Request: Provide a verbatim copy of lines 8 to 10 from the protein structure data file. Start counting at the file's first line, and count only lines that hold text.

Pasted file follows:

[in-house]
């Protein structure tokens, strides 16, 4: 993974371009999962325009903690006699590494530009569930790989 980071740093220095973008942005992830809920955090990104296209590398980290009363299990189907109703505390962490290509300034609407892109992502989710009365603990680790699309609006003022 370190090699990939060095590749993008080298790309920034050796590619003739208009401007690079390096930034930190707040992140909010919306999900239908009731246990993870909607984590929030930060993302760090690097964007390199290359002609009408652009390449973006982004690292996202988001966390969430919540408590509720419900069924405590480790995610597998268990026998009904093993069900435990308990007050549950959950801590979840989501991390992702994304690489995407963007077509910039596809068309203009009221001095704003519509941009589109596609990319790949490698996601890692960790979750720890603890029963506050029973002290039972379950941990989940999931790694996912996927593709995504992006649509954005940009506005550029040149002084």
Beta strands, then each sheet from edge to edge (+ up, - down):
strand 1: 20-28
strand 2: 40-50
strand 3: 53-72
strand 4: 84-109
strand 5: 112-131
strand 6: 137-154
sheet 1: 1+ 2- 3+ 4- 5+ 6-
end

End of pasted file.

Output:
strand 5: 112-131
strand 6: 137-154
sheet 1: 1+ 2- 3+ 4- 5+ 6-